Guest blog post by Wendy Jaffe, Executive Director of The Trio Foundation of St. Louis and Steering Committee member of St. Louis Graduates.
Everyone should have the right to real opportunity no matter where they come from, what they look like, or how much money their family has. When it comes to education beyond high school however, opportunity is elusive for low-income and Black students.
Many barriers hold back low-income students and Black students from earning a certificate or degree that will prepare them for jobs in today’s labor market.
Affordability is a huge barrier. Today Federal Pell Grants, designed in the 1970s to cover most of tuition and fees for low-income students, only cover 29% of the average costs of tuition, fees, room, and board at public four-year colleges. A Missouri student from a family making less than $30,000 per year can expect to pay more than half of their income on college tuition and fees.
The COVID-19 pandemic and sudden closure of campuses across the nation have also hurt college students. This is evident in the nearly 3 in 5 college students who are experiencing basic need insecurity, including safe housing and access to food. Researchers from Arizona State University have also found that lower-income students were 55 percent more likely to delay graduation than their higher-income peers due to COVID-19.
While affordability is the most significant barrier, it is not the only one. Academic advising, college navigation, mental health services, and leadership commitments to anti-racist policies and practices are critical components of higher education recruitment, retention, and graduation rates.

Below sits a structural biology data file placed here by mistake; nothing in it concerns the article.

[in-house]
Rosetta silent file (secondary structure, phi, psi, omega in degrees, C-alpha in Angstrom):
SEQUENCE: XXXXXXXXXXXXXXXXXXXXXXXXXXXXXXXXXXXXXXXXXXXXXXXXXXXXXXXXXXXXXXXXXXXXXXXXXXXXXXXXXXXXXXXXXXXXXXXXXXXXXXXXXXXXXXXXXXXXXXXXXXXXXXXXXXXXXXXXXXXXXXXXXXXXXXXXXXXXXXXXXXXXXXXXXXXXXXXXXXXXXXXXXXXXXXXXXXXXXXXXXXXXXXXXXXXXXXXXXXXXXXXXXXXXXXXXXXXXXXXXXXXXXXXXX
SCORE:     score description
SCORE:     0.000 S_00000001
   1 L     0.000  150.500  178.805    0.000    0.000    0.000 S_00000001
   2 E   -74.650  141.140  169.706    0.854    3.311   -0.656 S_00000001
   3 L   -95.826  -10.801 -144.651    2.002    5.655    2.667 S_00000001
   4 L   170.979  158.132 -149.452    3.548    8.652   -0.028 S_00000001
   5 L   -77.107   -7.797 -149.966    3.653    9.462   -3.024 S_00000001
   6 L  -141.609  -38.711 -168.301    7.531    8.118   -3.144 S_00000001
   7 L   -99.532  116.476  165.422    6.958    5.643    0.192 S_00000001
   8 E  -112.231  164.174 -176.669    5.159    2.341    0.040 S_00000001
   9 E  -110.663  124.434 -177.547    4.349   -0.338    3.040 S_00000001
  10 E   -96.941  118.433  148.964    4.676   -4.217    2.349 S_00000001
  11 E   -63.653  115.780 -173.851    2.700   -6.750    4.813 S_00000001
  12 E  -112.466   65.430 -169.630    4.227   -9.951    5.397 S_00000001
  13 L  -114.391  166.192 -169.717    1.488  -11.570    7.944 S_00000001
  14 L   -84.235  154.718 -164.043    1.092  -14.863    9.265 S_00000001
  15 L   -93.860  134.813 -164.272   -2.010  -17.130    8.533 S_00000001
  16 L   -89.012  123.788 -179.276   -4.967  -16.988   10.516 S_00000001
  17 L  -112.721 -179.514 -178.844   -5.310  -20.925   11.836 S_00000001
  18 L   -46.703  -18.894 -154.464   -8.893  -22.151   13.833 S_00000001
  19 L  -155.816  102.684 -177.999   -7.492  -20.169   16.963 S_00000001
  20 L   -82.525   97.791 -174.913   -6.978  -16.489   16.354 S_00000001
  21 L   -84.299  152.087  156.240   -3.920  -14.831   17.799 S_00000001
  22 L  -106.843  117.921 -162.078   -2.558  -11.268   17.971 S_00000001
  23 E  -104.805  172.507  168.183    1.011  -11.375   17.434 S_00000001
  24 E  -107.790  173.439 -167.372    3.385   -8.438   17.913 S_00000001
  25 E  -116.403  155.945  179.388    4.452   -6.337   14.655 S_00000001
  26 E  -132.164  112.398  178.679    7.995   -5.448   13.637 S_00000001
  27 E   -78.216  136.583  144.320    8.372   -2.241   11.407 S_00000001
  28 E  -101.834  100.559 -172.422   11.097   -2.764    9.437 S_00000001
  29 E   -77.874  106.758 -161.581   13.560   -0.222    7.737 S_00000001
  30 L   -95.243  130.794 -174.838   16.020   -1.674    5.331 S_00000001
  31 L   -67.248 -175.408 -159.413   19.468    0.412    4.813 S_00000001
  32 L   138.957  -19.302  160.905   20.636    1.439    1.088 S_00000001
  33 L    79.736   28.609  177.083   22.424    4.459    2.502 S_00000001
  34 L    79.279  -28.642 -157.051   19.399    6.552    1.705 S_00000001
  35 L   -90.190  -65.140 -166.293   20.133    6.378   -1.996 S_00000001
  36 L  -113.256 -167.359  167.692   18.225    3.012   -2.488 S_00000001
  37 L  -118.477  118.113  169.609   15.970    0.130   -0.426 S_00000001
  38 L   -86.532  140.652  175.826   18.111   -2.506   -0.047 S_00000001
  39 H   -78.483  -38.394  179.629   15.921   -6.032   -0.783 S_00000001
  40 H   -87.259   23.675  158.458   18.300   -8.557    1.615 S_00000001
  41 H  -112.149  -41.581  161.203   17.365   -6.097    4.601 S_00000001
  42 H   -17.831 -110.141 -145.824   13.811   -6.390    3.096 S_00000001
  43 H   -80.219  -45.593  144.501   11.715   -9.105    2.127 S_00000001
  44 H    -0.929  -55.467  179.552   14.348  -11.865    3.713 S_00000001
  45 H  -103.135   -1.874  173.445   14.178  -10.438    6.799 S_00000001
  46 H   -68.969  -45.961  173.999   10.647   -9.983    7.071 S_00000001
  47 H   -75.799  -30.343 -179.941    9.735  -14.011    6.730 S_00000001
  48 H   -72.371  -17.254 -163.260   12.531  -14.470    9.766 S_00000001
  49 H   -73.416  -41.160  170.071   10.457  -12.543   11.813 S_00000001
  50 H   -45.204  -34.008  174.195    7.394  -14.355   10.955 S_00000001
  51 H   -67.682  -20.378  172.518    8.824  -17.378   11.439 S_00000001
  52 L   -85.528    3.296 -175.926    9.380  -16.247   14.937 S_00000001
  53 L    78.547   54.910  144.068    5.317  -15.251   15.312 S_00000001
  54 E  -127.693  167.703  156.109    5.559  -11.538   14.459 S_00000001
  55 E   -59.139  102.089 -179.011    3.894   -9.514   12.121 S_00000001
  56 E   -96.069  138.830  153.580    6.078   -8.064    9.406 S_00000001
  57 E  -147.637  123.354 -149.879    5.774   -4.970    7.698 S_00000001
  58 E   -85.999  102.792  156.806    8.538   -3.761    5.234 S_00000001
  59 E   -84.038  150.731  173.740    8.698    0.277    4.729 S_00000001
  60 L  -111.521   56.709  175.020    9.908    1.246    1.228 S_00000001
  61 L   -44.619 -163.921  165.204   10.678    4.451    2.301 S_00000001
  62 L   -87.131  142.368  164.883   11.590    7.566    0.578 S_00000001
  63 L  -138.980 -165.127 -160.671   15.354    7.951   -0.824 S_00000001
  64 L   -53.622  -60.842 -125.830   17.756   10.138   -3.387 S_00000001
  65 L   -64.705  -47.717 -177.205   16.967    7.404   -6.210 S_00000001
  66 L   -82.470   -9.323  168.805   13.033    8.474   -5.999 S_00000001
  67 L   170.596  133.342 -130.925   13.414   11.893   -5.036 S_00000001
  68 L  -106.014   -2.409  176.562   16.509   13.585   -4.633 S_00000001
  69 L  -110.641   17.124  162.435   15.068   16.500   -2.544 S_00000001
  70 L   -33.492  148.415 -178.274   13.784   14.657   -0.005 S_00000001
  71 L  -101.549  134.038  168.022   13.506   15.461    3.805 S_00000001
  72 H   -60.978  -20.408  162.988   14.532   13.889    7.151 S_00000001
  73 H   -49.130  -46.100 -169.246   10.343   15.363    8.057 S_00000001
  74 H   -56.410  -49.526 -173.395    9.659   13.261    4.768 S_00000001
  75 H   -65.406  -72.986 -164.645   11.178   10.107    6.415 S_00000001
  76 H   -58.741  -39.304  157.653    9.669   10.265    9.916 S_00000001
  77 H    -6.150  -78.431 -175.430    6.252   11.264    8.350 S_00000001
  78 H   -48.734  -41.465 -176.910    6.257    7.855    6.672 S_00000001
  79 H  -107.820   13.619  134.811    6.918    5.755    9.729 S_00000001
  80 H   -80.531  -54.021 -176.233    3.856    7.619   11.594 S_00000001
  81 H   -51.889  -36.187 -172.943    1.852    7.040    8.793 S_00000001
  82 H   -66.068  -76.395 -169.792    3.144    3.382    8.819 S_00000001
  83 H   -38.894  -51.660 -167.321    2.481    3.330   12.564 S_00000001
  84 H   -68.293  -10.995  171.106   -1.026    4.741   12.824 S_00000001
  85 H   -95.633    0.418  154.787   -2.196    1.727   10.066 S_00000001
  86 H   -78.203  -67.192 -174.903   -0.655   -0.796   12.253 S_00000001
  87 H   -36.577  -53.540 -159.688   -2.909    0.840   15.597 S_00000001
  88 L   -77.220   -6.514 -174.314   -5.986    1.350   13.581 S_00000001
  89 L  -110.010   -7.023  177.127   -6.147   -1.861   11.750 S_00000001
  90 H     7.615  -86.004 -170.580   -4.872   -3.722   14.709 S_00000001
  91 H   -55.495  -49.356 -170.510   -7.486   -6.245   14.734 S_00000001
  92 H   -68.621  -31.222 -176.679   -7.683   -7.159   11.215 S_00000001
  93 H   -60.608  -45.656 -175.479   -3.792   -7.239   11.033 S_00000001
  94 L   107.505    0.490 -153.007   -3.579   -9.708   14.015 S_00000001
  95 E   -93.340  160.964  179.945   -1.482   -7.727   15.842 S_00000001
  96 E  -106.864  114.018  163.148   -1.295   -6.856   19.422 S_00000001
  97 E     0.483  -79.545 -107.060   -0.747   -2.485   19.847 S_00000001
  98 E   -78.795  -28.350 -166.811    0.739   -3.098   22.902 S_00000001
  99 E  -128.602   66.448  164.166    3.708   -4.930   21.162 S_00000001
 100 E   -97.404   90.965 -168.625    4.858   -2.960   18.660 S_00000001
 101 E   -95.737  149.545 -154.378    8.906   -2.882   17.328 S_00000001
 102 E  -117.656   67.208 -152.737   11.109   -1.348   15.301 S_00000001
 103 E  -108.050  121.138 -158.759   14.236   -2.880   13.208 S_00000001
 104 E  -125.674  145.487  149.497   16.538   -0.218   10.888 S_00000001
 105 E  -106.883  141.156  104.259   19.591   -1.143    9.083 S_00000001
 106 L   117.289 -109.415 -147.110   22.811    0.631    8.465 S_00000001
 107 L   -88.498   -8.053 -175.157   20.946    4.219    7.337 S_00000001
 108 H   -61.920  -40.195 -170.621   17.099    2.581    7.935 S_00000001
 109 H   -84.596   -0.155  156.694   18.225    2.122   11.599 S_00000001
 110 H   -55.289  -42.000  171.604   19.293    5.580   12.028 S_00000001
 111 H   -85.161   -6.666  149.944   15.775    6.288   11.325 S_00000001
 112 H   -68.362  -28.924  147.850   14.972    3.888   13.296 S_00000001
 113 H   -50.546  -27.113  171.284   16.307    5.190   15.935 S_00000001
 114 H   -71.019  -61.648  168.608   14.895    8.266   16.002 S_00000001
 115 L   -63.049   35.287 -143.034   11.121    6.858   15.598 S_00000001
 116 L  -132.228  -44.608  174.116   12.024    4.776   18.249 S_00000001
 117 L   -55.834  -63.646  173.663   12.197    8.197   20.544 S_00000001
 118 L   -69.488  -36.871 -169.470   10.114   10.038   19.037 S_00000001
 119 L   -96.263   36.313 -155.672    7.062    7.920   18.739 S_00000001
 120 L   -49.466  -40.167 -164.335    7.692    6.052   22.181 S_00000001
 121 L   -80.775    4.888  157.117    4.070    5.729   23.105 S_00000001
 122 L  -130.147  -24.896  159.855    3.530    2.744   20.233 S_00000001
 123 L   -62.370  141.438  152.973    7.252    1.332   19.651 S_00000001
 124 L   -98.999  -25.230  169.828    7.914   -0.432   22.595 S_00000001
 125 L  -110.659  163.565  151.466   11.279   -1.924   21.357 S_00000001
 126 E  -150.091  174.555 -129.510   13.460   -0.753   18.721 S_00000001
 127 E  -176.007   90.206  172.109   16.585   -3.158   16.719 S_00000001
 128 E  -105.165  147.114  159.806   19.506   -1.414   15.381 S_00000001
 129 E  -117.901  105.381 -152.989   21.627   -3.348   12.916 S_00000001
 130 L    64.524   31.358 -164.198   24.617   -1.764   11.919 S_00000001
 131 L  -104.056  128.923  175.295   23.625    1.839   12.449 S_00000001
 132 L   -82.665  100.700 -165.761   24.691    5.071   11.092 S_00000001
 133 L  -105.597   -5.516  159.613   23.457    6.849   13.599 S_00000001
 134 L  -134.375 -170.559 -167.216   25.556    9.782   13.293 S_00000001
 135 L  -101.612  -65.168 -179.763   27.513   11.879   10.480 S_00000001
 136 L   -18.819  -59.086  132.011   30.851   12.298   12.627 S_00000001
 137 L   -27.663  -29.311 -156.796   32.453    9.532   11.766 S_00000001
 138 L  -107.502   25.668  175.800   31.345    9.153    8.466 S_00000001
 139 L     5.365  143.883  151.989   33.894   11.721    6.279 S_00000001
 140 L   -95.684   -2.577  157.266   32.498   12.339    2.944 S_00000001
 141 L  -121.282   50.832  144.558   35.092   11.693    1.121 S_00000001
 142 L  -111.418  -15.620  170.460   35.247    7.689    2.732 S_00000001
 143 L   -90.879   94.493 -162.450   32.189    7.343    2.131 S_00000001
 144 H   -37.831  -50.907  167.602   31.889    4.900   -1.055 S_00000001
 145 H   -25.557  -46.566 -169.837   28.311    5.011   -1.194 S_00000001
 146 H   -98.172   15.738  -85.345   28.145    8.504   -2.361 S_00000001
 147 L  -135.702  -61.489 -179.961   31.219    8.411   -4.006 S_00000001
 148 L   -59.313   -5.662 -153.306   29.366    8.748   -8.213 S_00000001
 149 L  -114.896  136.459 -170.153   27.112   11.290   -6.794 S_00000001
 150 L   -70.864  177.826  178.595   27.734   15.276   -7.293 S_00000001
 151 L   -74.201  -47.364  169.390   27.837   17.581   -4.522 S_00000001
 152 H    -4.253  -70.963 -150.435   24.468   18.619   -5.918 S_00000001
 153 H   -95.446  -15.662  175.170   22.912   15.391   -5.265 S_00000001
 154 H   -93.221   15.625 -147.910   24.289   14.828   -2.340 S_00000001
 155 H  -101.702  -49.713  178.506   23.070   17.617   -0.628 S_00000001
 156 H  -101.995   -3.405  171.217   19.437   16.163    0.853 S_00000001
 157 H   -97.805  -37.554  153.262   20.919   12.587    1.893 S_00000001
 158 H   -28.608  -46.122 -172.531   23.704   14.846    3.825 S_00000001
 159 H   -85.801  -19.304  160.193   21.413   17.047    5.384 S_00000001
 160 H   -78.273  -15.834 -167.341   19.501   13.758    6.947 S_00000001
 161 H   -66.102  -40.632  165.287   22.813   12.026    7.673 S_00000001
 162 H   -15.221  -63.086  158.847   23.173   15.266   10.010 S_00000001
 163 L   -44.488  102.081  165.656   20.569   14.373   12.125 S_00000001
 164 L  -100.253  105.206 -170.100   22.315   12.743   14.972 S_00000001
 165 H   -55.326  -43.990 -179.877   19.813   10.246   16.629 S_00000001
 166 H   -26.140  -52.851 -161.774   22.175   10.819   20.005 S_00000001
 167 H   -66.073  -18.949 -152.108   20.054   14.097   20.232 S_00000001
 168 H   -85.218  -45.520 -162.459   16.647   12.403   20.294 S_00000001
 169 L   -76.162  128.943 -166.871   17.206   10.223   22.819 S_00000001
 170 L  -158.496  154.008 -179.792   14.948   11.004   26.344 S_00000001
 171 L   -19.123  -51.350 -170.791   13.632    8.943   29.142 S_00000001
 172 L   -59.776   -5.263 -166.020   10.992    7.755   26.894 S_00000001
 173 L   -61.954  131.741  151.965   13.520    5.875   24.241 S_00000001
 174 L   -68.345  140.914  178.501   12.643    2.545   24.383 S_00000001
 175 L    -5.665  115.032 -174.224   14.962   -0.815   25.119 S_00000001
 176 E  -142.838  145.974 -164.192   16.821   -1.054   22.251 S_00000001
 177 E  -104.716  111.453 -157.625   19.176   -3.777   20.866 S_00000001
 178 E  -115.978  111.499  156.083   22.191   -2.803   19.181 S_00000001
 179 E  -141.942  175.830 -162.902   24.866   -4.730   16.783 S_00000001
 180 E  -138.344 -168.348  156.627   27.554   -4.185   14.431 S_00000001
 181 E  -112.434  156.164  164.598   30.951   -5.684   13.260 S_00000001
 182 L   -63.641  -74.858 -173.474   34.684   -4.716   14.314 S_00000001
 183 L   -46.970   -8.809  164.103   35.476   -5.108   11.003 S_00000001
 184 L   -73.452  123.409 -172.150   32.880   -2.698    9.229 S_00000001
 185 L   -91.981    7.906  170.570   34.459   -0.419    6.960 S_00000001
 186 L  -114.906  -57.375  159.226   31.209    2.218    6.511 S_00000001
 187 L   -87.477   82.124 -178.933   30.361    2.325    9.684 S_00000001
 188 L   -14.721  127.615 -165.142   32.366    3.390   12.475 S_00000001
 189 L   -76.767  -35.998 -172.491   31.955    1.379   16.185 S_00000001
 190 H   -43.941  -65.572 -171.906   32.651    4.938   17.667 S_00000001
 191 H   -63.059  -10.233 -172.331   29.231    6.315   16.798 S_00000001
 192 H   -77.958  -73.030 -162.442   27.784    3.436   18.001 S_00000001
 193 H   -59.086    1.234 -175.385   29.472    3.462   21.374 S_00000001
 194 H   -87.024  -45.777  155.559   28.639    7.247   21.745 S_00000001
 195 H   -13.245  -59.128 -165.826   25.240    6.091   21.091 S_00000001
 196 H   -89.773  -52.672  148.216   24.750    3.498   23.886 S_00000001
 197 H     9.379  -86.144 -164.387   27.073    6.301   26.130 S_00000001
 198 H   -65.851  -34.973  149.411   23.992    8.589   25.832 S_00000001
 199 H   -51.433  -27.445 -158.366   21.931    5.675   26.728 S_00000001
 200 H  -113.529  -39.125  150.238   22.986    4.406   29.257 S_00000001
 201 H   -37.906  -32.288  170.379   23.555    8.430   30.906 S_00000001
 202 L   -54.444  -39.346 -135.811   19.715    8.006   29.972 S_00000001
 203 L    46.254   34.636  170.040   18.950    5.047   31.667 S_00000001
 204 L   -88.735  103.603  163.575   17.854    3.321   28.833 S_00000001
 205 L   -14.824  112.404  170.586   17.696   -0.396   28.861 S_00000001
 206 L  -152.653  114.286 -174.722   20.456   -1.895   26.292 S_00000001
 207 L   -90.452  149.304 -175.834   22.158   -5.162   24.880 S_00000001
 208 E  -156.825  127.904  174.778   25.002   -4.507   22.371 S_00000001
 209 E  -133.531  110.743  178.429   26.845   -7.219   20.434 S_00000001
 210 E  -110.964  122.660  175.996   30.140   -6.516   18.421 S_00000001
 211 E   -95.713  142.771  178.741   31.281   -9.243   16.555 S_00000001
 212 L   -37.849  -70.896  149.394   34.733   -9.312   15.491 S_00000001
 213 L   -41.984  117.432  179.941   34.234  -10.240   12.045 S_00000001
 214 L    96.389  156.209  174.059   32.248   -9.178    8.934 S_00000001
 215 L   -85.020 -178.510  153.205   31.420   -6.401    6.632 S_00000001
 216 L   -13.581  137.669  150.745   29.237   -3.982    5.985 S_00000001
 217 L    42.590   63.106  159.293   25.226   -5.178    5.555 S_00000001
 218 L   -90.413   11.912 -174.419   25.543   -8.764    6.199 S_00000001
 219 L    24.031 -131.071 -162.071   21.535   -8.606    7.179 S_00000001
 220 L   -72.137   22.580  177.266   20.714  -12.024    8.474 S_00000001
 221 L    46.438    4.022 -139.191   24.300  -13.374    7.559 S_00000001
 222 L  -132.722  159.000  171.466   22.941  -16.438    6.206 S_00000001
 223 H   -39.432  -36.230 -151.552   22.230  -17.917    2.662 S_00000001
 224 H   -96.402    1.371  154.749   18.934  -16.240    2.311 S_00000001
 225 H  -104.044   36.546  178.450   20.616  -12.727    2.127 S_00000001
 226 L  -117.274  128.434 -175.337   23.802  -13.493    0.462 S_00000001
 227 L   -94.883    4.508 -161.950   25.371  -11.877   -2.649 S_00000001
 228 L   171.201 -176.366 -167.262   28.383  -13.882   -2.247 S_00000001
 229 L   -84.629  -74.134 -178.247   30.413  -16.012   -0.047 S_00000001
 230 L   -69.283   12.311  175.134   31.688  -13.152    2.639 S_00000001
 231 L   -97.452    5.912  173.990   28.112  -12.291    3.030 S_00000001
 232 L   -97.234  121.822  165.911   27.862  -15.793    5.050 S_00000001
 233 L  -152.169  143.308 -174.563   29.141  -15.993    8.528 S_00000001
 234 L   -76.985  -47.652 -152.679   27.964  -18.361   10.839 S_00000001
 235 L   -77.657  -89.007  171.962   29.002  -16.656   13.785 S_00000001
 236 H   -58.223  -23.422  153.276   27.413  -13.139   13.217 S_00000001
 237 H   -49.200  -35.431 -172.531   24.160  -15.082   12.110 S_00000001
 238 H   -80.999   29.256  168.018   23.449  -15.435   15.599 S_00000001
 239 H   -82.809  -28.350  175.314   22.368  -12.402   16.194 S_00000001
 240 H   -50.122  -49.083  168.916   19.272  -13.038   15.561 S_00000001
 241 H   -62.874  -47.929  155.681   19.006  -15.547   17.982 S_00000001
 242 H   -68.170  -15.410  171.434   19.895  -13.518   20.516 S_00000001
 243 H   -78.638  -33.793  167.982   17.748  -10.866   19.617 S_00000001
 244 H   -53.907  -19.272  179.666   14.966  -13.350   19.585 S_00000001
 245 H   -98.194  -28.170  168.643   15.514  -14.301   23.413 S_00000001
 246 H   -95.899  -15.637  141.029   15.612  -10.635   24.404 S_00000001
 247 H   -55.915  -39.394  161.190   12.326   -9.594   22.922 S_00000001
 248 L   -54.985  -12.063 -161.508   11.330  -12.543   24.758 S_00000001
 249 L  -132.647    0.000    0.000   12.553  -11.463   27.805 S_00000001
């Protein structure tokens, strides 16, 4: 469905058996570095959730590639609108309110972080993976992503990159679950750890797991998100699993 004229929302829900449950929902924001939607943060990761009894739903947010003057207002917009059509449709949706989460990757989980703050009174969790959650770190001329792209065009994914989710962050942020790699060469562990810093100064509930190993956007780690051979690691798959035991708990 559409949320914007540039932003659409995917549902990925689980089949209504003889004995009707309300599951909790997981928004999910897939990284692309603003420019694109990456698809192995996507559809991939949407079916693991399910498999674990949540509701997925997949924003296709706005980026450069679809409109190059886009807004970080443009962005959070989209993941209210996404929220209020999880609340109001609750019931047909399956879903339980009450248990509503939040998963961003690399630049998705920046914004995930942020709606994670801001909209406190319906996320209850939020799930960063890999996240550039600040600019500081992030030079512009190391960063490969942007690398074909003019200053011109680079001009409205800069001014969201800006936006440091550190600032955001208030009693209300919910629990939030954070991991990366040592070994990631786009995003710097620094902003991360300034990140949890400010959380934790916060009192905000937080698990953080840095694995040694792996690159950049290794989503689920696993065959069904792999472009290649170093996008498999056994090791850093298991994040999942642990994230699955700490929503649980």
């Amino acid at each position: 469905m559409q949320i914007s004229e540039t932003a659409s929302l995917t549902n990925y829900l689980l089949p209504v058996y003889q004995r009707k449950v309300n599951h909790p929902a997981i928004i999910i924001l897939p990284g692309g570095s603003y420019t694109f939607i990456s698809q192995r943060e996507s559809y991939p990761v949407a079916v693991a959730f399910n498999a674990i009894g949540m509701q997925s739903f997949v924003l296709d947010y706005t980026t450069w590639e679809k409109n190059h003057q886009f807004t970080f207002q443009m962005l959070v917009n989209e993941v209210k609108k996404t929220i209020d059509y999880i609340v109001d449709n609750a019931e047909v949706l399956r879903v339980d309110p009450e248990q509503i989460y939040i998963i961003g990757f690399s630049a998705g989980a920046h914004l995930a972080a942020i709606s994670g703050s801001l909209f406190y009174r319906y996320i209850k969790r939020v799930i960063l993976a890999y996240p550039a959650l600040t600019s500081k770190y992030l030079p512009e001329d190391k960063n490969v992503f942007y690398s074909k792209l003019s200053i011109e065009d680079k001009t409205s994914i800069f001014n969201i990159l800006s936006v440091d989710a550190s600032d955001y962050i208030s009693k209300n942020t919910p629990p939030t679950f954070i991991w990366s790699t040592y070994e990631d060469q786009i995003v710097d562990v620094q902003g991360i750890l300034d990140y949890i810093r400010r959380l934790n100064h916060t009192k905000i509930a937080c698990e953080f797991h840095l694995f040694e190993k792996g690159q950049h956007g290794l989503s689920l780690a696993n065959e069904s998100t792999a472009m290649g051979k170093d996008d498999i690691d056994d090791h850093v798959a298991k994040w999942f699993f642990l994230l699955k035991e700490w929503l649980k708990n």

Degrees with Less Debt: Postsecondary Strategies for Low-income and Black Student Success, a new report and video series commissioned by St. Louis Graduates, provides insight into how postsecondary education can address equity gaps in degree completion and student success in Missouri.
As funders, we have a critical role in ensuring equity in postsecondary degree completion. This includes asking colleges and universities, postsecondary preparation programs, and workforce development initiatives how they are ensuring low-income and Black students are getting the full range of supports they need to not just enroll in college, but to graduate with less debt. We have the research and need to encourage its use so that opportunity is real for everyone.
To read the report and watch the new Degrees with Less Debt video series, visit dwldstl.org.